An unprotected Elasticsearch database exposed at least four million “opportunity applications” for internships at AIESEC, billed as “the world’s largest youth-run organization” with more than 100,000 members in 127 countries.
SecurityDiscovery.com researcher Bob Diachenko of SecurityDiscovery.com, found the information, which included email addresses, full names, birth dates and gender as well as an in-depth description of applicants’ reasons for applying for the internships as well as details from interviews, according to a SecurityDiscovery.com blog post.
“Merry belated Christmas, millennials. By the way,your data was exposed,” said Jonathan Deveaux, head of enterprise data protection at comforte AG. “Of the four million intern applications unprotected, a company rep claims only 40 of the records were actually exposed. No matter what the count is, it just goes to continue prove a major point… companies all around the world are not all protecting personal data.”
Diachenko reported the findings to AIESEC, which responded quickly, explaining that the data had been “cached on the node for testing purposes and mistakenly left unsecured,” and assuring researchers that the server no longer contained sensitive data.
“The vulnerability arose from a misconfiguration that was introduced into the Elasticsearch servers while evaluating certain improvements for the cluster as part of a current infrastructure improvement project we are running,” SecurityDiscovery.com cited an AIESEC spokesperson as saying. “We started work around 20 days ago [prior to Jan 11th, when notification was sent. – Bob Diachenko’s note], so this is around when the misconfiguration was introduced.”
The organization said it had “already contacted the data protection authorities and the affected users as per GDPR protocol.”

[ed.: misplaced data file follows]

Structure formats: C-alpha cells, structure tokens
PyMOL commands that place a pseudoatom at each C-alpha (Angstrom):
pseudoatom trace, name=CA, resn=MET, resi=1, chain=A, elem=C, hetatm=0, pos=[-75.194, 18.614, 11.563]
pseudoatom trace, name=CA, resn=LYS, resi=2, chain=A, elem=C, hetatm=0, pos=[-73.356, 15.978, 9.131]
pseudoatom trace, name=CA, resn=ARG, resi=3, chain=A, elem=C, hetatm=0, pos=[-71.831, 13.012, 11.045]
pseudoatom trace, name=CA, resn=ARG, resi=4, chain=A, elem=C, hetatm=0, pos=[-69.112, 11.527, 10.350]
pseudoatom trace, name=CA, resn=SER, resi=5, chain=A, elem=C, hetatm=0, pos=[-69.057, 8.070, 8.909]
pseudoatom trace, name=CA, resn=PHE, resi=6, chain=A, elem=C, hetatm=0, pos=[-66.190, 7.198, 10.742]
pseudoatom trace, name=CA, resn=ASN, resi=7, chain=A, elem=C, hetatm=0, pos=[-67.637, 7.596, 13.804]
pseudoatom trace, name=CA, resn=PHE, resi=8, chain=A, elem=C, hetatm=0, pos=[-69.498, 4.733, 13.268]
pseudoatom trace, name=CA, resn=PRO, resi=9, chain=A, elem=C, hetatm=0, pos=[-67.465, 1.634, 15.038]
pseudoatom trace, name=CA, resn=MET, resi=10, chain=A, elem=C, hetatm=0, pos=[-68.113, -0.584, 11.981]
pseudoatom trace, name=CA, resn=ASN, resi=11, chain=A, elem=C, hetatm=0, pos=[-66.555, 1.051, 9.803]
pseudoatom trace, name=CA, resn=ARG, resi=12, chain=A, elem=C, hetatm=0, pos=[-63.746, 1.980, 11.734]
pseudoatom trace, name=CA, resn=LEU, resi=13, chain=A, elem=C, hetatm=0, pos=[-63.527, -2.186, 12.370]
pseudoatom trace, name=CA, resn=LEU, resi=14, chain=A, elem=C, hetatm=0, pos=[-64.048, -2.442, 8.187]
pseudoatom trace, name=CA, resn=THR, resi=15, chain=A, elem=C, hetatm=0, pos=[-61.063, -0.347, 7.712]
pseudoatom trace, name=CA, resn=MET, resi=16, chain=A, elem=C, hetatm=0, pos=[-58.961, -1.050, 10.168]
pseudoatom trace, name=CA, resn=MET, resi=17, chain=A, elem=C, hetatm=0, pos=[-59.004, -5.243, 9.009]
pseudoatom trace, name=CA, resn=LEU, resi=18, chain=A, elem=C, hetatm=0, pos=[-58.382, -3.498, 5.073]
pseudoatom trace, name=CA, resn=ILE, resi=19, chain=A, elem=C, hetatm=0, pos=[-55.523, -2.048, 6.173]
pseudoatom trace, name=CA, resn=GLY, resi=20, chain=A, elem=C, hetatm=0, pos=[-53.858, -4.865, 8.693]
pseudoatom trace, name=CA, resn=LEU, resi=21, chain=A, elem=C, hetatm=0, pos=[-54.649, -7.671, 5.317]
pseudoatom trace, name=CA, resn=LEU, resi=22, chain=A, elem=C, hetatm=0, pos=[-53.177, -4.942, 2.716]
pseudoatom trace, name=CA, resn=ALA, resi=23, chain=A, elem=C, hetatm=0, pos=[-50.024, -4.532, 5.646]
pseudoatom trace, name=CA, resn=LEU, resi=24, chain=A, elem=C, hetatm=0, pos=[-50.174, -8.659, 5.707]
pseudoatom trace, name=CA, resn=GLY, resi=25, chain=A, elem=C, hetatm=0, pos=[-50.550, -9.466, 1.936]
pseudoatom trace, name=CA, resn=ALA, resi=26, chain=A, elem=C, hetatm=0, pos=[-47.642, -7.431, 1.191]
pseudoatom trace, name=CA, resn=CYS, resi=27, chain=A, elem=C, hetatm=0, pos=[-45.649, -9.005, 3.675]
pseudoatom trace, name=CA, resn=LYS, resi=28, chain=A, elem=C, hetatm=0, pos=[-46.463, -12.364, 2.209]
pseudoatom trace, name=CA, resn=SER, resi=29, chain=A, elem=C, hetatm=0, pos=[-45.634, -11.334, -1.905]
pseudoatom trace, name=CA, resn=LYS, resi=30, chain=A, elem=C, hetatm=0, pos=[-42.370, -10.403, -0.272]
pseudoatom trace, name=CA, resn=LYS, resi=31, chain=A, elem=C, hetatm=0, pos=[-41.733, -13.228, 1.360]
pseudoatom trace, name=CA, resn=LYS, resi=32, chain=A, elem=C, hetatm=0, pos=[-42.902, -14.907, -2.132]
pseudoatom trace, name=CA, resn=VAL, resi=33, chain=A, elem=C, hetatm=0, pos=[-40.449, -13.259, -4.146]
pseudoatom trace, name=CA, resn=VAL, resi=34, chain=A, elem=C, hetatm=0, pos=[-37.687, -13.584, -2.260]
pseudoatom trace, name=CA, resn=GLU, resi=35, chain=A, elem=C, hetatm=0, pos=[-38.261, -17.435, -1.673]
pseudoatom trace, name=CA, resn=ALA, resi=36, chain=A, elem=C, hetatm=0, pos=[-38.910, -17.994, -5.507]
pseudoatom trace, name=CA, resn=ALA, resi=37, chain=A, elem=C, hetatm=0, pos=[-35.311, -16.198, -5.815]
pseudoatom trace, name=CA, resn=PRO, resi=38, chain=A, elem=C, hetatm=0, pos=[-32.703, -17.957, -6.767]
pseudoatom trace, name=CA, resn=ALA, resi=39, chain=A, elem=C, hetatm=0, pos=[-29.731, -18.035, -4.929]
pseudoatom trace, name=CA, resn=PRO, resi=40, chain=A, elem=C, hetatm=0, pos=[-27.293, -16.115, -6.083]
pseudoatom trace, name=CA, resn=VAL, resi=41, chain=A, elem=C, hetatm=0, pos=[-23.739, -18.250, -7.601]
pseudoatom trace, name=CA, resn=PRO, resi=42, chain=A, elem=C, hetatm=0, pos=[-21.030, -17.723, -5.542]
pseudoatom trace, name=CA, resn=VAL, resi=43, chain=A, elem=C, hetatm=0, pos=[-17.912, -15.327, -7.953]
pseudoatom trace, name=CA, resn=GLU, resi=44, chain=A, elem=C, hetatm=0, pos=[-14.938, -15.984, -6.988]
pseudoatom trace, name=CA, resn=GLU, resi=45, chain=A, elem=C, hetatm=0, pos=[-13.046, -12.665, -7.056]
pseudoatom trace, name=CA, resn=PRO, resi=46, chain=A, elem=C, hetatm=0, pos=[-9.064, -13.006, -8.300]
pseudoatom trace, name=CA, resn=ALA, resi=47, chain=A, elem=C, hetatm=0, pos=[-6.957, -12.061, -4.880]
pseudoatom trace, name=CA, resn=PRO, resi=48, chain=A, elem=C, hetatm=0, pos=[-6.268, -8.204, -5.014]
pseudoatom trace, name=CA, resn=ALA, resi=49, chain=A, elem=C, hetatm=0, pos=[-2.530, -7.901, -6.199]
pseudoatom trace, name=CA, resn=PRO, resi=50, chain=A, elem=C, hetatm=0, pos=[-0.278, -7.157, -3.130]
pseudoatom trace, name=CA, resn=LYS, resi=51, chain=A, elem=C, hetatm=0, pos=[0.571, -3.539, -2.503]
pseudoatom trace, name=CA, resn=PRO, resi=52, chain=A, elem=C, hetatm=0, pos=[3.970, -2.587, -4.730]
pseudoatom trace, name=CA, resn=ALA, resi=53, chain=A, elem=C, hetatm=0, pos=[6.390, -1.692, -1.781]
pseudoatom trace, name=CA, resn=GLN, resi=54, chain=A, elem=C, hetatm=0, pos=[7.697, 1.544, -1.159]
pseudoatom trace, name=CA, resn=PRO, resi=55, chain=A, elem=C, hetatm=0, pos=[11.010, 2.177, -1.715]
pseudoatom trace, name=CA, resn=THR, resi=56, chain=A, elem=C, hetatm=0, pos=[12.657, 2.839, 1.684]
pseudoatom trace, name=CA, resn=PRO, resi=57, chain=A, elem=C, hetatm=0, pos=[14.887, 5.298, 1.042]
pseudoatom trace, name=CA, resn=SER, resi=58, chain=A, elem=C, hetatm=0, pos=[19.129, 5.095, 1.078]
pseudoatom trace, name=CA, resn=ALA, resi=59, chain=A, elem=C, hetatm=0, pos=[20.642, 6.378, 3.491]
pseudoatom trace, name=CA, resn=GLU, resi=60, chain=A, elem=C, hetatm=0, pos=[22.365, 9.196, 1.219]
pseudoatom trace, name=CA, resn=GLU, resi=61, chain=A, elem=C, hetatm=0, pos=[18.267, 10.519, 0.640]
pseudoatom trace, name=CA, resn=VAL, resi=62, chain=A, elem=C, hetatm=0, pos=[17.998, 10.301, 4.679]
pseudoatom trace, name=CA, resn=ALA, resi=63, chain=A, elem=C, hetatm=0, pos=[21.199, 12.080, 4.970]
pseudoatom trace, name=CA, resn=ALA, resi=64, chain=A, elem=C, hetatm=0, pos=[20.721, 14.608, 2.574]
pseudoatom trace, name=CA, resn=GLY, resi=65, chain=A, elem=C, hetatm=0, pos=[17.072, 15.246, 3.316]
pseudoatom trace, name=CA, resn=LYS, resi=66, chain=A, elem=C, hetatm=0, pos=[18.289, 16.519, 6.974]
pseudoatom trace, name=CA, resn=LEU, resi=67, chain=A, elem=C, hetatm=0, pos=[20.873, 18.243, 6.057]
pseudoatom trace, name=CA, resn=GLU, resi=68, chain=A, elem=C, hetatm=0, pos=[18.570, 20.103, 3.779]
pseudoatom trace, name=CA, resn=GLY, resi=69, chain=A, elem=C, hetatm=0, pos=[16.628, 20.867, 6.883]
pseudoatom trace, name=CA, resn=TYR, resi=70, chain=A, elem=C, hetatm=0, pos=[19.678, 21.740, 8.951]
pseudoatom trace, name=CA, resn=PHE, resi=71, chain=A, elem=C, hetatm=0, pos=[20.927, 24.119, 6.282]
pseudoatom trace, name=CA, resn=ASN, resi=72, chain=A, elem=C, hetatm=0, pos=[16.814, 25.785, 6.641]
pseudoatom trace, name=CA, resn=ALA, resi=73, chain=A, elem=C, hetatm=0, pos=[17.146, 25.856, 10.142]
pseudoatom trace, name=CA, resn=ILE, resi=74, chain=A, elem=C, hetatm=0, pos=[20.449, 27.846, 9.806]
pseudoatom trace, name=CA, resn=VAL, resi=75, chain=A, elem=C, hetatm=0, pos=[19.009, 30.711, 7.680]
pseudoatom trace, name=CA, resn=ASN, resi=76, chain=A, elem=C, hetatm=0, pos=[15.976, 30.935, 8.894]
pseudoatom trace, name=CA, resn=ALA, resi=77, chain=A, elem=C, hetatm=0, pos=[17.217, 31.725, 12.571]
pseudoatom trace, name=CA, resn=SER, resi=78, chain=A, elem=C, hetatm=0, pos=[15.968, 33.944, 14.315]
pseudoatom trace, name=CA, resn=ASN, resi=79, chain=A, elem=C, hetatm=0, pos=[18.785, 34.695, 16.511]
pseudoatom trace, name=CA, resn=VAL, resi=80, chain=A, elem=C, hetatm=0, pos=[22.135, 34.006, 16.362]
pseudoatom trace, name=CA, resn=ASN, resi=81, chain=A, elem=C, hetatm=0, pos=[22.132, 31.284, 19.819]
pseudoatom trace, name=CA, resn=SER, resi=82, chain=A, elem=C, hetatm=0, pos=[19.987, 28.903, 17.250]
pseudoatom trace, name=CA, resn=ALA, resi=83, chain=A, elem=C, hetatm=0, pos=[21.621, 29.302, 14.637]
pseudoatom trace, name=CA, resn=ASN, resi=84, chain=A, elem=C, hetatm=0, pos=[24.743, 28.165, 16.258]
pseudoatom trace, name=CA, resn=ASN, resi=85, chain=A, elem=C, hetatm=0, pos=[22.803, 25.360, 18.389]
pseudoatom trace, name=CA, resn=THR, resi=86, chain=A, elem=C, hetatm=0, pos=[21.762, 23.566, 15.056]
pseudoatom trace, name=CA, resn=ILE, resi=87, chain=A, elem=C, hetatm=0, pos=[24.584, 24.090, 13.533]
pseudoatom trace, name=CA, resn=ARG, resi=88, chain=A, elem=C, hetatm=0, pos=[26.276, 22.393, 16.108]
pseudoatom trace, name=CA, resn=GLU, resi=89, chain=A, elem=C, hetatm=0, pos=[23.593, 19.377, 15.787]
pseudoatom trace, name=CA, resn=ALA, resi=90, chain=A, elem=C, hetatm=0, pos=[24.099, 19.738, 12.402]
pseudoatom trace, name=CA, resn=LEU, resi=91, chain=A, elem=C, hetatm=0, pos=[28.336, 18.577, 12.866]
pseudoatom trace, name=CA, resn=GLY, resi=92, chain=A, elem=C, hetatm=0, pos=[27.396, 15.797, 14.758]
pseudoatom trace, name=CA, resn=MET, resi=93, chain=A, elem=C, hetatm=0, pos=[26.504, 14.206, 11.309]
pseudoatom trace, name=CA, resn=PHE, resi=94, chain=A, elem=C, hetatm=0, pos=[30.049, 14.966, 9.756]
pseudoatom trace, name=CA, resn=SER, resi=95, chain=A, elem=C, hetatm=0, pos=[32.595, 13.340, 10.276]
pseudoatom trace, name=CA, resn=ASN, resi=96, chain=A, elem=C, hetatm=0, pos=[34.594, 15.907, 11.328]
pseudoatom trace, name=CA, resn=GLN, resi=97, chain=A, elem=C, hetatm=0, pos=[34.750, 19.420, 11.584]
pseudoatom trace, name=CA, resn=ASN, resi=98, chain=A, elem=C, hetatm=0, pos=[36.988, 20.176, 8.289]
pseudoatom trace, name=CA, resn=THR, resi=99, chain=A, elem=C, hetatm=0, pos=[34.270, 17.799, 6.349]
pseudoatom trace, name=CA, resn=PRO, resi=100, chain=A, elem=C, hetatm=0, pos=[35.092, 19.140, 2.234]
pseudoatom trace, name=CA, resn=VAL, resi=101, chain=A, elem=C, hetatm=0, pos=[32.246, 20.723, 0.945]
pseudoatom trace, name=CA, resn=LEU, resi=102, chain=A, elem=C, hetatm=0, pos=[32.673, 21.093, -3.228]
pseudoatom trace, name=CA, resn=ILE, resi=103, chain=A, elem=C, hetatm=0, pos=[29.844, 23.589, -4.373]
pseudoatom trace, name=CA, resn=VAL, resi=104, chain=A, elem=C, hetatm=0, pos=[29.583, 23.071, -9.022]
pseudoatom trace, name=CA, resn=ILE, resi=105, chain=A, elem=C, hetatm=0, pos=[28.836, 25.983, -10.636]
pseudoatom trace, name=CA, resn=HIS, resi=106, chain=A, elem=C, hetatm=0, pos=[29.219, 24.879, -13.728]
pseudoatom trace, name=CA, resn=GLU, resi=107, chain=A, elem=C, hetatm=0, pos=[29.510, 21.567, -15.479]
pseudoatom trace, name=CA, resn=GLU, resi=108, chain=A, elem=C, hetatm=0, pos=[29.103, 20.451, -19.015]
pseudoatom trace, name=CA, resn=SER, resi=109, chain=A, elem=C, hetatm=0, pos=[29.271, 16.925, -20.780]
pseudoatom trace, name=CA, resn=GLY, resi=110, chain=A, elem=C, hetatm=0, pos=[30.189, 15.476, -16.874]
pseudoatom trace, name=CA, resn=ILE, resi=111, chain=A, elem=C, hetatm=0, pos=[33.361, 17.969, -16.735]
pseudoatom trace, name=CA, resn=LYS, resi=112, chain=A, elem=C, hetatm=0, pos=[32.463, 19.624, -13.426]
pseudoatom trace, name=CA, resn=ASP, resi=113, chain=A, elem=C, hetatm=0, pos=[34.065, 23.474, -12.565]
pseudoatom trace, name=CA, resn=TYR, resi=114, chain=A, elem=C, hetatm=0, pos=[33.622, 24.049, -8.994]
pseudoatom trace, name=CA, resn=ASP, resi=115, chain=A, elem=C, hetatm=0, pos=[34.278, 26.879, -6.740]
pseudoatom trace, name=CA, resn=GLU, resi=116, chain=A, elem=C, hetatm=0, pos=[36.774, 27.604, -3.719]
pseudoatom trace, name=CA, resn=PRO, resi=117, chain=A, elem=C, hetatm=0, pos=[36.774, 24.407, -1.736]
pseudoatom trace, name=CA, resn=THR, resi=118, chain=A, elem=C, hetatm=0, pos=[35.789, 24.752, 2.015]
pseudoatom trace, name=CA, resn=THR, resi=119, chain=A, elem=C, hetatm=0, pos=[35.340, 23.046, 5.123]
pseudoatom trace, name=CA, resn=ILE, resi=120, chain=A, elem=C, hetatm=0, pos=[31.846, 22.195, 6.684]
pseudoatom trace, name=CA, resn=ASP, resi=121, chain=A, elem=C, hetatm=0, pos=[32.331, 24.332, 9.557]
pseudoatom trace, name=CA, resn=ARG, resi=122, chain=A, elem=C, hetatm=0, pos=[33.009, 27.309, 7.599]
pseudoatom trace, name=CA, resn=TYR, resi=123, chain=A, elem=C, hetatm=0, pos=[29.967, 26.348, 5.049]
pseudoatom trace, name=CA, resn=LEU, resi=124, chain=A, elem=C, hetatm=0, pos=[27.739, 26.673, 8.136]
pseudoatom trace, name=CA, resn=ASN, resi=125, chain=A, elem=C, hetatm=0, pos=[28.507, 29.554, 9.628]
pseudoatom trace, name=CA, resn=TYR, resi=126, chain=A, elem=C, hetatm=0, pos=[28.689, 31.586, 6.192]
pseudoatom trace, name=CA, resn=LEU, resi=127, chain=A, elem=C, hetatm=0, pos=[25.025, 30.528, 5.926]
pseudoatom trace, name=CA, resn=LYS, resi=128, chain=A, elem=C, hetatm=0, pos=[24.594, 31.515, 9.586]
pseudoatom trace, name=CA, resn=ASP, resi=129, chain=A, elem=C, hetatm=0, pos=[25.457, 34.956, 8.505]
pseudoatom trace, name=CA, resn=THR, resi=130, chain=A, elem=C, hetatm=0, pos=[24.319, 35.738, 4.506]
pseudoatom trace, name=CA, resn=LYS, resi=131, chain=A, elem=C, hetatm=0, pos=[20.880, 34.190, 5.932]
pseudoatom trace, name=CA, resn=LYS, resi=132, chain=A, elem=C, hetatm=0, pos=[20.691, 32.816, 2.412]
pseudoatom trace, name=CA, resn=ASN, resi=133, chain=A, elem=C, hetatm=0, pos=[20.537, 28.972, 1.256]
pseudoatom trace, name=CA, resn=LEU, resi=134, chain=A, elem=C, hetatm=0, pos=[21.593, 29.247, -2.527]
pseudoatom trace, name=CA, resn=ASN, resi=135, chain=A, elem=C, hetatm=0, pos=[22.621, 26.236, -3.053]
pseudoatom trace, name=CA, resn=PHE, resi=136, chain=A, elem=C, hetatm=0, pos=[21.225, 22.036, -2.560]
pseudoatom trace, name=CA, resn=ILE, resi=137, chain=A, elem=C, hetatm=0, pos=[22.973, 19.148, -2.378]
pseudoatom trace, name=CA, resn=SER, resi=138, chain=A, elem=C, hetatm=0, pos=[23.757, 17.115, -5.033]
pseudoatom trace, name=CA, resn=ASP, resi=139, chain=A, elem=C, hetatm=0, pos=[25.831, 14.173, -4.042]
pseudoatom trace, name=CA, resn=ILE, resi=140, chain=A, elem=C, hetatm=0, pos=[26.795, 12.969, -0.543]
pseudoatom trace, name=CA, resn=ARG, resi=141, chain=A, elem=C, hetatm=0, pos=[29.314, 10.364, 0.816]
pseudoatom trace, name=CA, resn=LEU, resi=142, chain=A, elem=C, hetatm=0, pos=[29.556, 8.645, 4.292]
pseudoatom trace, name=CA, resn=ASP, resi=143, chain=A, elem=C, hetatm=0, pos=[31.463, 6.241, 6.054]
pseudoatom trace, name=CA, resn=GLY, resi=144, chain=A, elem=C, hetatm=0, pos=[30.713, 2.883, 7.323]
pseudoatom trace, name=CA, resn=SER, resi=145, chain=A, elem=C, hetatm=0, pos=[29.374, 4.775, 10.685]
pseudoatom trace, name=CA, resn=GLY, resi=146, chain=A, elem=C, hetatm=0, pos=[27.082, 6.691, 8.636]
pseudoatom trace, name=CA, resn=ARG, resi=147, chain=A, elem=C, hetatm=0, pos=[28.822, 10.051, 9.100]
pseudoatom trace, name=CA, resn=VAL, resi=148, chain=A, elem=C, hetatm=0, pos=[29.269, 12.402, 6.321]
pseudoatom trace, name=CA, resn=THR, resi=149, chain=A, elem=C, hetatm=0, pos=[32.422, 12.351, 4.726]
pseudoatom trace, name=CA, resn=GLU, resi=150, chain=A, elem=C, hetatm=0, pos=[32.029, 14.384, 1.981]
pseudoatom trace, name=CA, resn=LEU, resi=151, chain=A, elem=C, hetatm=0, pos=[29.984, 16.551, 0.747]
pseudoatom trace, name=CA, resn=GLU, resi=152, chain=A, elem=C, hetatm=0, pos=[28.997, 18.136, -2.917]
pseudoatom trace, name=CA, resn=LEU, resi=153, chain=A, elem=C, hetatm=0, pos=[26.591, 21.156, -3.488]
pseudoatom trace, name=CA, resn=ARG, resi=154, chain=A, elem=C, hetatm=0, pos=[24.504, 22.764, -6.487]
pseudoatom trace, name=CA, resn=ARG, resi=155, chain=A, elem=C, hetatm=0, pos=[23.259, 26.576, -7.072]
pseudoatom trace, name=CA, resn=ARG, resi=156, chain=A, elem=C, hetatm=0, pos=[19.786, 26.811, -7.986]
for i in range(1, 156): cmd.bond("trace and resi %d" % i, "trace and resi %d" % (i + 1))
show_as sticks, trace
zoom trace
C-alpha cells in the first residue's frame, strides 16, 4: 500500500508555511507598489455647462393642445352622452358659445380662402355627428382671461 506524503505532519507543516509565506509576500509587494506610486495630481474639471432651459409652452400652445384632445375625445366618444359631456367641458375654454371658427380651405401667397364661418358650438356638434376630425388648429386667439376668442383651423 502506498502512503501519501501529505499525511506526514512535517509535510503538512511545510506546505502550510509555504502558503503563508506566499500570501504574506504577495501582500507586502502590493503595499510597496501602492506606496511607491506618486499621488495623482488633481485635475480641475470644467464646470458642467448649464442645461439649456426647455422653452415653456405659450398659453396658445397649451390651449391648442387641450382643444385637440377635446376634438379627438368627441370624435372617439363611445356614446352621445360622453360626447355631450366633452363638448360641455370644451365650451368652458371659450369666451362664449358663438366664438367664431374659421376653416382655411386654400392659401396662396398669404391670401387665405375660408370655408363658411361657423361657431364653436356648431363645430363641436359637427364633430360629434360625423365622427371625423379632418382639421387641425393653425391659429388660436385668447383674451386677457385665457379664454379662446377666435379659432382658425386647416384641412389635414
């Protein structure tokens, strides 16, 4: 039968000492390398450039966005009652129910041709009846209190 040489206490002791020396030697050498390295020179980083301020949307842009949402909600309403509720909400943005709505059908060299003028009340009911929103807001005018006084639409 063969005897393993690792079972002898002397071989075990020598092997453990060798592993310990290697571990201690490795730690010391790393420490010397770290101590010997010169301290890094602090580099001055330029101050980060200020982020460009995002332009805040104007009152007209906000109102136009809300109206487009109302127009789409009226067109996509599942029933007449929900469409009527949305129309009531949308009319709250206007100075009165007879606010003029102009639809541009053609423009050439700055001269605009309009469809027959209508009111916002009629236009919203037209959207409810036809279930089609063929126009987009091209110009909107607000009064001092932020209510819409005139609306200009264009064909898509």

While the “company is a non-profit organization, GDPR fines may still apply,” said Deveaux, noting that when personally identifiable information (PII) is written to a database or file, organizations could prevent exposure by simply applying some basics. “If ‘Taylor Smith’ was tokenized and protected as “FSLIDB ZPMDQ” we wouldn’t be having this issue.”
Lucy Security CEO Colin Bastable said that although GDPR penalties do “apply to the global revenues of virtue-signaling non-profits just as much as they do to their virtue-seeking corporate sponsors,” he expected AIESEC likely “will get a slap on the wrist, and the IT budget will be invested appropriately in keeping [Global Vice President Information Management] Laurin Stahl out of the IT security press next year.”
Bastable lambasted the organization for not focusing on data protection and investing too little in security. Citing the company’s financial report, he said “AIESEC spent 778,914 Euros on salaries and personnel, but only 29,600 on IT. Possibly, the 218,500 Euros spent on IM and BI (information management and business intelligence) could include IT security, but if so, it was not enough, nor of the right quality.”